In March 1962 General U Ne Win took over government from U Nu, maintaining that a firm treatment of the insurgents was necessary. The elective state councils in frontier areas were abolished and replaced by appointed state supreme councils. A military-led hierarchy of security and administrative committees was set up. However, despite a great increase in government funds channelled into the border areas and spent on modest agricultural, educational and health improvements, hostilities continued unabated.
Under General Ne Win missionaries were ordered to leave Burma and mission schools and hospitals were nationalized. In 1973 a new constitution swept away the whole apparatus of states for the minority peoples, placing less weight on their separate identities and needs, and emphasizing their common membership of the Union. Reaction to these moves was predictably hostile and more than two-thirds of the country was soon subject to insurgency. Much of government funding has been allocated to combating the various insurgent groups and the Burma Army is active throughout the year.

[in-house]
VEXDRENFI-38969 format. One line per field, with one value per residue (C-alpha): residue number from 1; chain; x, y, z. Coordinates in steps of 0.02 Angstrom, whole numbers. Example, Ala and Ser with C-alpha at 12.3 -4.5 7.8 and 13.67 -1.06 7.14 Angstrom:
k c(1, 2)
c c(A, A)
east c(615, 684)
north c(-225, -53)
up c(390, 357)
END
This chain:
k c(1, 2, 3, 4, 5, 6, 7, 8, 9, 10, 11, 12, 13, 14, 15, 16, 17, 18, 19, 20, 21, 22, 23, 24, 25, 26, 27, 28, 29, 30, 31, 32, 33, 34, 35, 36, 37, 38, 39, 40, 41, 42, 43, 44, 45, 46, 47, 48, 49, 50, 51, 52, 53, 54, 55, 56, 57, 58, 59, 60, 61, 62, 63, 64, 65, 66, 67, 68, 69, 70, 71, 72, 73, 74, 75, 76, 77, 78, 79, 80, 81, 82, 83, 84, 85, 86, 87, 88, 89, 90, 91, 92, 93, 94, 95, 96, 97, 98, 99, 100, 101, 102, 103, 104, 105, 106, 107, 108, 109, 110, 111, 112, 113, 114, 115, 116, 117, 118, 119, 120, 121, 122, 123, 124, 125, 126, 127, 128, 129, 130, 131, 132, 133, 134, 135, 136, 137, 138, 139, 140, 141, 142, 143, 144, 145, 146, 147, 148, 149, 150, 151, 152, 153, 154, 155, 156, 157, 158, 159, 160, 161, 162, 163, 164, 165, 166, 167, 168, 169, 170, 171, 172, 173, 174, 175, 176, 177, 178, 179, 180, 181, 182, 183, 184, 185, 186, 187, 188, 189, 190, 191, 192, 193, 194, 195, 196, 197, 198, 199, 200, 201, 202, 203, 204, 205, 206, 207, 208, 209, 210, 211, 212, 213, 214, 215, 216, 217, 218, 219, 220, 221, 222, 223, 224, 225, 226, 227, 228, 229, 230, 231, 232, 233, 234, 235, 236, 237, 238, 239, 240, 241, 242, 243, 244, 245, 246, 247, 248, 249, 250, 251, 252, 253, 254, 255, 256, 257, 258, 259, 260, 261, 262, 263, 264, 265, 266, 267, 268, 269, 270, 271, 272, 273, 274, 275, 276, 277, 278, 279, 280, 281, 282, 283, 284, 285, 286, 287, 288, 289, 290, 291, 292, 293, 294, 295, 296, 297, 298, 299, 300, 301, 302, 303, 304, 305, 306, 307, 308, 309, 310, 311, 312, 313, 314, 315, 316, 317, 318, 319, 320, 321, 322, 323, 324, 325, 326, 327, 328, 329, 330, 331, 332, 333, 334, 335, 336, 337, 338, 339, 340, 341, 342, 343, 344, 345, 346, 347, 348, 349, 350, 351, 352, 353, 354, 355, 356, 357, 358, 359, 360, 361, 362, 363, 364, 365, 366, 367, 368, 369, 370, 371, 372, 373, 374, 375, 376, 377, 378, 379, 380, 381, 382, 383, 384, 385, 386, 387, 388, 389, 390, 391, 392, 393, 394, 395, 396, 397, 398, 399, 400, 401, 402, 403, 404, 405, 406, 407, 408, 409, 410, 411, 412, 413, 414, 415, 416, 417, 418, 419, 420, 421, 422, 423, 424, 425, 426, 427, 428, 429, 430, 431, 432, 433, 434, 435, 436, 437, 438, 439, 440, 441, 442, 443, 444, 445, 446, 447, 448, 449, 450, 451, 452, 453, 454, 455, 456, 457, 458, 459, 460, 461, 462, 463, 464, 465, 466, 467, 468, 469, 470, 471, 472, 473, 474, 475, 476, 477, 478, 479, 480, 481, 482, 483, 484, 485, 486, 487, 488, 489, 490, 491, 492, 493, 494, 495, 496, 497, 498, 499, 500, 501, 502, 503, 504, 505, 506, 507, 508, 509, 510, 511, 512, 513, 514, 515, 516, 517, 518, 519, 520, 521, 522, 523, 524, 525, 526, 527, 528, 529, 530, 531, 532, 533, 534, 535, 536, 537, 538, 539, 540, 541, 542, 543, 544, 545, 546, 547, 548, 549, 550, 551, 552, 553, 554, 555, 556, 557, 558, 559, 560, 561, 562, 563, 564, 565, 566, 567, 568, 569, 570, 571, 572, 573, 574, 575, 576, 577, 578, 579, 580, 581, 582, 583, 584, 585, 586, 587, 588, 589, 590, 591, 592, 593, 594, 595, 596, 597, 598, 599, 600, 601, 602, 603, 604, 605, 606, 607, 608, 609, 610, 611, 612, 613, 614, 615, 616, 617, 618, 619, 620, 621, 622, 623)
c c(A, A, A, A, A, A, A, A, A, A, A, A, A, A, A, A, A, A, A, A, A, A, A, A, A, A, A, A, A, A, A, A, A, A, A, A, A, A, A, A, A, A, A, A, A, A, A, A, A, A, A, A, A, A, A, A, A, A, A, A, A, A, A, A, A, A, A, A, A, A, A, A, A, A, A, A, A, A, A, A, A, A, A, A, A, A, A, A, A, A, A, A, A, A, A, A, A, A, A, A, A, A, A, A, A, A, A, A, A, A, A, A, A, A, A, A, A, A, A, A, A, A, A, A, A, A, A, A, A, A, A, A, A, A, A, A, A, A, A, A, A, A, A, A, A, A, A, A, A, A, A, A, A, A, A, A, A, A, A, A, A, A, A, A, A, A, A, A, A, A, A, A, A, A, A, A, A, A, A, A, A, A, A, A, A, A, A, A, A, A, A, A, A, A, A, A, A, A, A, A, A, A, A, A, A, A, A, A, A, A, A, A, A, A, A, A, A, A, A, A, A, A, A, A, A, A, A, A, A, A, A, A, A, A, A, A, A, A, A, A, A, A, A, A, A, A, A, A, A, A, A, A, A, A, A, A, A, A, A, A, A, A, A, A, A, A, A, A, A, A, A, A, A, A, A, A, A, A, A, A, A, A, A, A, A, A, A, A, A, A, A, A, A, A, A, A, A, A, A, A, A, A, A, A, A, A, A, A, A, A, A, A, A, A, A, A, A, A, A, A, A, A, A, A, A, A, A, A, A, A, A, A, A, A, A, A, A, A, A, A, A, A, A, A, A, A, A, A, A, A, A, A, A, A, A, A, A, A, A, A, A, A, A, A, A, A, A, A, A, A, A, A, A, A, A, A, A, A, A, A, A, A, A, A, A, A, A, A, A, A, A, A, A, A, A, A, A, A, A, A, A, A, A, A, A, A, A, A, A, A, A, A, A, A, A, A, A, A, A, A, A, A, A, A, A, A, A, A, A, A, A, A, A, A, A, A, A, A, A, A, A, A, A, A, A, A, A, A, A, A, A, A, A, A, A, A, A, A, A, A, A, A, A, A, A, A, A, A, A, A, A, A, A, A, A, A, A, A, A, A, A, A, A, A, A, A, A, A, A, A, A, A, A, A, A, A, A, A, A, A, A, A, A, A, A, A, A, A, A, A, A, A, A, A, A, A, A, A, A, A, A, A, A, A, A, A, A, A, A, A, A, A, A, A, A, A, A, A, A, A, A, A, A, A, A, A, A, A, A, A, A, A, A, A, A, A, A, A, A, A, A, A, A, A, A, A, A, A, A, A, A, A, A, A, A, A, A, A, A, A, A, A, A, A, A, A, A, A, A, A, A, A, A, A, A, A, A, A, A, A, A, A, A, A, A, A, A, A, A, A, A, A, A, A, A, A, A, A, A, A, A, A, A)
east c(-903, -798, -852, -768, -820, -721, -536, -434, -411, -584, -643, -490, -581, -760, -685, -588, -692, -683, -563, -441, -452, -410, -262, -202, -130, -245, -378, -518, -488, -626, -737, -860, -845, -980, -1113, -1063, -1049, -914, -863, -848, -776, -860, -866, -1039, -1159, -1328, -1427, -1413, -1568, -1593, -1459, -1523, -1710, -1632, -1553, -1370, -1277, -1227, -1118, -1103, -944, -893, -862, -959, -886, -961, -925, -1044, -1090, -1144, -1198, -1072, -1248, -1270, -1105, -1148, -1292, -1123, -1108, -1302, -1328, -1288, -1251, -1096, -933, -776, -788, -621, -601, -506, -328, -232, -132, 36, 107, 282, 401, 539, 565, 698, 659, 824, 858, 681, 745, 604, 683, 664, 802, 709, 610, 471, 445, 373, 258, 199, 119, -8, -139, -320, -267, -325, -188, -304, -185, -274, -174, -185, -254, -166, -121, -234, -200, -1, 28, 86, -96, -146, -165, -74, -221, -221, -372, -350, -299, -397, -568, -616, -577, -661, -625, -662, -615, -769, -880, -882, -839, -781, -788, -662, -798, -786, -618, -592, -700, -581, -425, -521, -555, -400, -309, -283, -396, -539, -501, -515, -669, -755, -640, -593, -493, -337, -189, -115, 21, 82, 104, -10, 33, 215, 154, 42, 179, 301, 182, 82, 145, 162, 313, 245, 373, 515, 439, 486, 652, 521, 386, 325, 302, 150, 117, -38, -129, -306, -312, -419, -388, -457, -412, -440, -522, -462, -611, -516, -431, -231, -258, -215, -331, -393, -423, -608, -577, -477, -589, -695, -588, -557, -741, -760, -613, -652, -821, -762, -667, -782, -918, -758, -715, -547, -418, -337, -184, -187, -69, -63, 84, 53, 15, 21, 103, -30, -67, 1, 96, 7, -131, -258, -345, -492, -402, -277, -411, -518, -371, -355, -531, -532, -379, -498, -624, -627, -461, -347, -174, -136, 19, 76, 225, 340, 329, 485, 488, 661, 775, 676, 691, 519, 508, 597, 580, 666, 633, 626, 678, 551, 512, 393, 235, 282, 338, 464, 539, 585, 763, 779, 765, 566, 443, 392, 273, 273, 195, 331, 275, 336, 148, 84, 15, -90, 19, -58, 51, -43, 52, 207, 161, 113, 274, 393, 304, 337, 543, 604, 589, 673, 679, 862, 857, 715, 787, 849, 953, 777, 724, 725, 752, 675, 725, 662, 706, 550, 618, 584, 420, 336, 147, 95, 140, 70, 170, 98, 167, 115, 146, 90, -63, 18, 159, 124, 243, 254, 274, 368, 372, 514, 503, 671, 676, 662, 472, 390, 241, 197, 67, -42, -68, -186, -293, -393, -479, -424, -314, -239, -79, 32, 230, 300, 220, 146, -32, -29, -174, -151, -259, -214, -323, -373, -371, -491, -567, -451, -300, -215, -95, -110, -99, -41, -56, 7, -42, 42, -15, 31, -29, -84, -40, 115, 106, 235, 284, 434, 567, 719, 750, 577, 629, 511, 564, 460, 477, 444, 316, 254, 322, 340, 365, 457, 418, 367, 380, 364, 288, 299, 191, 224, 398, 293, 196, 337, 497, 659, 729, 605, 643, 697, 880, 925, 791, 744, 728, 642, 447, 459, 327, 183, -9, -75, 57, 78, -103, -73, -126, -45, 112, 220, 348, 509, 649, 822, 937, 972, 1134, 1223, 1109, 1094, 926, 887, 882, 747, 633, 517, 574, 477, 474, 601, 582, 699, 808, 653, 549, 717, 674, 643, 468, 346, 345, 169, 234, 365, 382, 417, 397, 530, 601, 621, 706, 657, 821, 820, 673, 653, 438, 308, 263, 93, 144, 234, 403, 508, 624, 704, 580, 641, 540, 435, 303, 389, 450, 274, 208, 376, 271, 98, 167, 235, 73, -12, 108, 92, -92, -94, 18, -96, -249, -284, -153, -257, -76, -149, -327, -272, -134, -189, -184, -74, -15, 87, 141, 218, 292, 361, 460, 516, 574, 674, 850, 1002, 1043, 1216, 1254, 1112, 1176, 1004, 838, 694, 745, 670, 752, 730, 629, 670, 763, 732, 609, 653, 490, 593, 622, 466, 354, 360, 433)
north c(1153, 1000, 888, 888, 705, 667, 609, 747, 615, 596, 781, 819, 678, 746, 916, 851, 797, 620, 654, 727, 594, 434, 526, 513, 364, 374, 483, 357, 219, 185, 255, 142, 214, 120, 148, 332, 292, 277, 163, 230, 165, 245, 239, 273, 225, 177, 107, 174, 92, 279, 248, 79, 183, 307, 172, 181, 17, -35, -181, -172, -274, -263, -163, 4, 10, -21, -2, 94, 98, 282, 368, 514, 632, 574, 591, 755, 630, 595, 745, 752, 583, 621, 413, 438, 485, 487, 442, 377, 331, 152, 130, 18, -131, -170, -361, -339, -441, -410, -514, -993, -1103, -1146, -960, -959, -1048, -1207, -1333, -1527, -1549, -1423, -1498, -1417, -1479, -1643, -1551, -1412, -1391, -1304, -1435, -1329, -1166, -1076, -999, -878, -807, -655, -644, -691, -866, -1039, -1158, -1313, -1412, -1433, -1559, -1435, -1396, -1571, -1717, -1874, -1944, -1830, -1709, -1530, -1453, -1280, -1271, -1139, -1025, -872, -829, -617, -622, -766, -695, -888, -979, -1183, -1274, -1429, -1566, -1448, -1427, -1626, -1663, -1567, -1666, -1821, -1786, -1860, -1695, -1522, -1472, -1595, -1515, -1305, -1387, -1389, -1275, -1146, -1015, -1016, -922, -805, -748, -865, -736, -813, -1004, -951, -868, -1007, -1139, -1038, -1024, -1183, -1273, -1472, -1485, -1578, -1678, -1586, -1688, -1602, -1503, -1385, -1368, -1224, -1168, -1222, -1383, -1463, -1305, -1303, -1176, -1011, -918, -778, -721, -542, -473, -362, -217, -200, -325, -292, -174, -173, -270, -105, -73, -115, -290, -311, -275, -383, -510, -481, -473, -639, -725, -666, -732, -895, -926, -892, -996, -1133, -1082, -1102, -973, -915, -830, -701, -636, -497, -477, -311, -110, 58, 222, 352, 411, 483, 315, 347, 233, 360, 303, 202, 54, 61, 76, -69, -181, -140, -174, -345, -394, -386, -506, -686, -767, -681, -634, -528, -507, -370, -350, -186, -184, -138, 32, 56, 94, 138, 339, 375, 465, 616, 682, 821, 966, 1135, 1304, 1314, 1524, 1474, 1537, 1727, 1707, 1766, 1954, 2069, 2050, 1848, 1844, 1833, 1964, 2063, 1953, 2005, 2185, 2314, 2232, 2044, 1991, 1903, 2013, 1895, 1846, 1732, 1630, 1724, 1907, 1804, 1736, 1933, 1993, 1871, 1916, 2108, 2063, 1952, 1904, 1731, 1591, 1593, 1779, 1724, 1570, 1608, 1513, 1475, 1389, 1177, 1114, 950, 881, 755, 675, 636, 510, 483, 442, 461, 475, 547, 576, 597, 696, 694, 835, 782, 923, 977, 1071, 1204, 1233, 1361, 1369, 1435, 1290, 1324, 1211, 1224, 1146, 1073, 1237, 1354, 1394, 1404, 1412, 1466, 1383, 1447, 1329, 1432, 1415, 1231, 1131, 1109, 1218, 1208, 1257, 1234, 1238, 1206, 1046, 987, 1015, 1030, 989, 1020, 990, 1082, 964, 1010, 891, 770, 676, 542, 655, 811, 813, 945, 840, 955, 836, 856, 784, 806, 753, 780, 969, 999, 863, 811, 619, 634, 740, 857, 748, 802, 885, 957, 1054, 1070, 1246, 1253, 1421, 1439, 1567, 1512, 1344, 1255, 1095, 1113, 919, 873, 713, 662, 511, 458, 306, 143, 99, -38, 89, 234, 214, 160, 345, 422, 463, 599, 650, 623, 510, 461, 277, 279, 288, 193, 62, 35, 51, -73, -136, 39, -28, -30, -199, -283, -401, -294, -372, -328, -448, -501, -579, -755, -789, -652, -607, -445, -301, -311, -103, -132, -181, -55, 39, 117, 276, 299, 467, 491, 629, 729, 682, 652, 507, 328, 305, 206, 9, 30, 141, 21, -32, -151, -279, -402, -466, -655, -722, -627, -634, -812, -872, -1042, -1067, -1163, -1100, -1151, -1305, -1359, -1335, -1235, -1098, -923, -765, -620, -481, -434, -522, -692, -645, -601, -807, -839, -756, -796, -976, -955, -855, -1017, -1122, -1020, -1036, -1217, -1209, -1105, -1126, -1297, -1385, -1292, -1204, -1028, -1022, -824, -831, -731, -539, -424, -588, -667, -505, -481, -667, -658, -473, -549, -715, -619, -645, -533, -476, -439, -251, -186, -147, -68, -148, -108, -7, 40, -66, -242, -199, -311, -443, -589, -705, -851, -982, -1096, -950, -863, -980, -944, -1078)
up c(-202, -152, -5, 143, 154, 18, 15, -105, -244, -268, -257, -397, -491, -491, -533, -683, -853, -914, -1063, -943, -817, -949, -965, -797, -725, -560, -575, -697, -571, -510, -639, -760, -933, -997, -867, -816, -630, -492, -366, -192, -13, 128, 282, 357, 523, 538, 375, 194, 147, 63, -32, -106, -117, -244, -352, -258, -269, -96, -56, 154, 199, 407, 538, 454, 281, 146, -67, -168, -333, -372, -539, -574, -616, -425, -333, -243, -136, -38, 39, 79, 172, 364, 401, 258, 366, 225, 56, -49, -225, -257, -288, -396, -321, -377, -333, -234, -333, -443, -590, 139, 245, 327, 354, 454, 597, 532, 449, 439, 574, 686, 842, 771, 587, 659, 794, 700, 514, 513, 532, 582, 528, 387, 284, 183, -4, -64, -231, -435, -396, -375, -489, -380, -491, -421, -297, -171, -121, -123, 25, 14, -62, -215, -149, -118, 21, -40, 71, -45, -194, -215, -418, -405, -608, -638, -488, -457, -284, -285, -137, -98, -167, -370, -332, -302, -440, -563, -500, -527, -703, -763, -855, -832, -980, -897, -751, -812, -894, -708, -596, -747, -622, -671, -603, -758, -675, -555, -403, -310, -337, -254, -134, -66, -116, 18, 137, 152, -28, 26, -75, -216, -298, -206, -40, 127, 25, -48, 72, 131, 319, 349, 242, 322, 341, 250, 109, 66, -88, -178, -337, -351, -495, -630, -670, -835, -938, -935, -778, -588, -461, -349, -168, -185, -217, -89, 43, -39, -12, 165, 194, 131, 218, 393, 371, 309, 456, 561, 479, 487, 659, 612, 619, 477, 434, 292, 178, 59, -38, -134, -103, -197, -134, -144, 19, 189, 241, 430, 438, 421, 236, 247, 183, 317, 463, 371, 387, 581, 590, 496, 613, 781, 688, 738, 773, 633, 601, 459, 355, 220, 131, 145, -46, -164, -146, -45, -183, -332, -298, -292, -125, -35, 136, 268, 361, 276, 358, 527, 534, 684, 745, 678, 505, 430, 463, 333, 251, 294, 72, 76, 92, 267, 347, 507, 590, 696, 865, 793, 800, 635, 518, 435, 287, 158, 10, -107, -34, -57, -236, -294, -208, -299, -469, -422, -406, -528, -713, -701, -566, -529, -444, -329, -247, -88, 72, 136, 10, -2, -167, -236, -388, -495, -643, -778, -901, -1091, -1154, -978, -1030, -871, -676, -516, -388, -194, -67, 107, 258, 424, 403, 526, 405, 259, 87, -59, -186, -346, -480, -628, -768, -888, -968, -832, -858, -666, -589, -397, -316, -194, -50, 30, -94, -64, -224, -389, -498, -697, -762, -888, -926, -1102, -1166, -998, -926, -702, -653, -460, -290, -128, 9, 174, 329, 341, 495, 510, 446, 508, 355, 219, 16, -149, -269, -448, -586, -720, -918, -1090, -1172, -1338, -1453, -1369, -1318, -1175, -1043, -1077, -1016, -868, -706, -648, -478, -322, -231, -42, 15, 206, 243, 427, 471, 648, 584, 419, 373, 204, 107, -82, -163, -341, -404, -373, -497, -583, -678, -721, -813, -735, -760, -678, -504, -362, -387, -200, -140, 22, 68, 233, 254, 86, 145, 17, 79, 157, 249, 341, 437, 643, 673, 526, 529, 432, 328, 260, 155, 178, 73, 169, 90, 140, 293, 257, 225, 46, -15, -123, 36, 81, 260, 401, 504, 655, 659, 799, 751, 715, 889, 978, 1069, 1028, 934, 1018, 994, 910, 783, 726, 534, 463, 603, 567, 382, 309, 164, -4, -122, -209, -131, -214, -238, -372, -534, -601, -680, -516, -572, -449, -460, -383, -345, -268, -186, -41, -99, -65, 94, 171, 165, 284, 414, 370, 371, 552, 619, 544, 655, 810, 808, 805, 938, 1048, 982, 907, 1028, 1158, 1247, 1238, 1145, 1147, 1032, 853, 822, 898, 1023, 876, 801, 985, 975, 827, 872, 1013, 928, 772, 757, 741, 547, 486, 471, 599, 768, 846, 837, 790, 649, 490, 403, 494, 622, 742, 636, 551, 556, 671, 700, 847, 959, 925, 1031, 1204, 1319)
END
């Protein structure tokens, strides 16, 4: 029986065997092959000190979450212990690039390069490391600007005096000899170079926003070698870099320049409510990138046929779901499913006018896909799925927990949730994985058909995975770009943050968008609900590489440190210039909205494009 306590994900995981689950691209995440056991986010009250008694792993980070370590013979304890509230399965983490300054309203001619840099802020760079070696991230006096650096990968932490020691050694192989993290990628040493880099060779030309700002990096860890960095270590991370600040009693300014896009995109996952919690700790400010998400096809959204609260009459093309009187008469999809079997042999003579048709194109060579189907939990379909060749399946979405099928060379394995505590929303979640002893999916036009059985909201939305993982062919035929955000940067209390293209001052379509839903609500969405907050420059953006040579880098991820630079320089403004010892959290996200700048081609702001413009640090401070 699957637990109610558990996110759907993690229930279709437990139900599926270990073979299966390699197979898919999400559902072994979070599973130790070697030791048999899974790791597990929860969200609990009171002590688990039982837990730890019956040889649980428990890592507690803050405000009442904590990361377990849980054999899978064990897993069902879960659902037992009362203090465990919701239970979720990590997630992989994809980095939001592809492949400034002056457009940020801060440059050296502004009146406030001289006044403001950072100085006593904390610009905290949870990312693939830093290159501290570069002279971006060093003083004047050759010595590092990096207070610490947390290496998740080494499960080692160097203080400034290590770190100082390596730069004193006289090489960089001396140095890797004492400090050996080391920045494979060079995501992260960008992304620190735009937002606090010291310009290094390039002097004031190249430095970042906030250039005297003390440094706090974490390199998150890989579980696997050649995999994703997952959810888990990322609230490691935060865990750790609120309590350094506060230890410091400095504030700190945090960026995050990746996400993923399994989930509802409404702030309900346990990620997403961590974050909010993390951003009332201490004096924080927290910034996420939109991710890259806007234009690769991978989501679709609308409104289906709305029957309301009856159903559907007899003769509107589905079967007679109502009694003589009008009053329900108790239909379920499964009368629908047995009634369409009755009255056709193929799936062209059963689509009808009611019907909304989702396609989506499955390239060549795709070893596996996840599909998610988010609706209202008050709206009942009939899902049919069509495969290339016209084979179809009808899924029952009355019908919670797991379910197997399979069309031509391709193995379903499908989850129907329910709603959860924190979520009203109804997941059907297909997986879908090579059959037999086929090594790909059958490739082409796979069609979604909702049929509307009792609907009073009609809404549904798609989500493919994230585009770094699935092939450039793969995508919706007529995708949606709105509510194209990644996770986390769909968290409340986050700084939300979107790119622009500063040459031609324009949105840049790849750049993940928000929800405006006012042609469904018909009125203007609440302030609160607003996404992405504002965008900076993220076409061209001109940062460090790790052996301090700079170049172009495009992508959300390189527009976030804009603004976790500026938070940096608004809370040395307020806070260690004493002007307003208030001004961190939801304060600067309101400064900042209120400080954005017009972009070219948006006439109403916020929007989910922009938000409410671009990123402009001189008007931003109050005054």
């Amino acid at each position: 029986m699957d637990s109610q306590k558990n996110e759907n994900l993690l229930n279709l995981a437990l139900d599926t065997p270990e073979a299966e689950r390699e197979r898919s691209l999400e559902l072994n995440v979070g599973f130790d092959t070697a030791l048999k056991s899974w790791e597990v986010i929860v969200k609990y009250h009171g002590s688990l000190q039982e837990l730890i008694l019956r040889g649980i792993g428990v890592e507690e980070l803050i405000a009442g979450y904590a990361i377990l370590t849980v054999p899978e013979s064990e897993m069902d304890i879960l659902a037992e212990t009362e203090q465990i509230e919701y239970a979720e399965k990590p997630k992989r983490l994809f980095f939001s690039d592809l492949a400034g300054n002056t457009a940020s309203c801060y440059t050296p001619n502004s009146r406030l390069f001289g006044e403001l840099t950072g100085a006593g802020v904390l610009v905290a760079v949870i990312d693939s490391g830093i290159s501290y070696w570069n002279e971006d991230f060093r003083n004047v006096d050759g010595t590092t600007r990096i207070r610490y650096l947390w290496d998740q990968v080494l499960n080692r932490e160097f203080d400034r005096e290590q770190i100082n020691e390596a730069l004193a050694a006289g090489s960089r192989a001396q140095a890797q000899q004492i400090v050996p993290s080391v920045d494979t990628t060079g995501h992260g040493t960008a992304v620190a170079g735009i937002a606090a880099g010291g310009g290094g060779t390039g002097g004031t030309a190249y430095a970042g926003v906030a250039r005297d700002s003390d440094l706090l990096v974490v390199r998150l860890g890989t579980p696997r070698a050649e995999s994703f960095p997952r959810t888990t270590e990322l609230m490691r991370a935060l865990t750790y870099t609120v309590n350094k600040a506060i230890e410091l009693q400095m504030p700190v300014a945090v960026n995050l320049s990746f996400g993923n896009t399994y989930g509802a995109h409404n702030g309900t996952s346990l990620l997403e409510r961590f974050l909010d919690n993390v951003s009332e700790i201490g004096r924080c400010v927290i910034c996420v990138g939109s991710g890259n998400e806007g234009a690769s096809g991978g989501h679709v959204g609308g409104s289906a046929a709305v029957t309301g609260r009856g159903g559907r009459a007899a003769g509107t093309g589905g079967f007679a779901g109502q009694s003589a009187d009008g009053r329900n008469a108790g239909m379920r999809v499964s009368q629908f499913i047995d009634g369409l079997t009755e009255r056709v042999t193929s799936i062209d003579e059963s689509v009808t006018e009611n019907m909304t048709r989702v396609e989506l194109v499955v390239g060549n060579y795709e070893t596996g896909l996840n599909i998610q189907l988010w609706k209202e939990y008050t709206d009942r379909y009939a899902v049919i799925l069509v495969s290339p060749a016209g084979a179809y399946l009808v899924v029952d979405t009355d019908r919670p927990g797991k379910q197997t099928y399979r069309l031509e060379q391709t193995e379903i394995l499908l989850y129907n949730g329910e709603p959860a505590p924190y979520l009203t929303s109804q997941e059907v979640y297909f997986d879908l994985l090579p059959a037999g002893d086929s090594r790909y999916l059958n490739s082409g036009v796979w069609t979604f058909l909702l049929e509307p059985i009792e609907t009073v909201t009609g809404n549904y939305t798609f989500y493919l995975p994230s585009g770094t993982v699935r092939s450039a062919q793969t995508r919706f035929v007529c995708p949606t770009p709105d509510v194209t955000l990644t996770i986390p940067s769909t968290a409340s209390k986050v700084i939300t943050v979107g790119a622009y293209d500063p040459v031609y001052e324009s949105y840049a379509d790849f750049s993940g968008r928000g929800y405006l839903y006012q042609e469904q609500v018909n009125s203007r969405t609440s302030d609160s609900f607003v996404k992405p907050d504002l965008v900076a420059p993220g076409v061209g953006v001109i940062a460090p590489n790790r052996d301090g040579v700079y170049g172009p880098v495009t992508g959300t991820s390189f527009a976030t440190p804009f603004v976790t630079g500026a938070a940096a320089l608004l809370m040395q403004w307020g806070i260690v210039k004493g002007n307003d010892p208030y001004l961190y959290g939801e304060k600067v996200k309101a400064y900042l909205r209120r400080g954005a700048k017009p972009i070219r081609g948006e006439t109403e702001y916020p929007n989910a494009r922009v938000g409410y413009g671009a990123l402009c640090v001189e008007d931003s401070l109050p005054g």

The various communist groups have become much smaller over the past 15 years and now present little threat to the government, but the complication of the opium traffic, which provides funds for insurgent activity in addition to a livelihood for many hill-dwellers, has added greatly to the difficulty of finding a solution to the question of regional autonomy. A National Democratic Front (NDF) of 10 ethnic minority organizations was set up in 1976 and reformed in 1986 with the aim of greater autonomy for ethnic minorities within a federal system. Increased Karen guerrilla activity in 1982-3 lead to a series of military offensives against the Karen areas and by 1987 30,000 Karen and other refugees had fled across the Thai border. The popular uprising by the Burmese people in 1988 led to many Burmese students fleeing into the hill regions where they underwent military training in Karen insurgent camps and in some cases participated in insurgent attacks on government forces. The effect on the minorities of the change of government and the promise of democratically run elections in 1989 has not yet been gauged, but it would seem that they have been encouraged in their anti-government stance by the dissatisfaction of most of the Burmese people.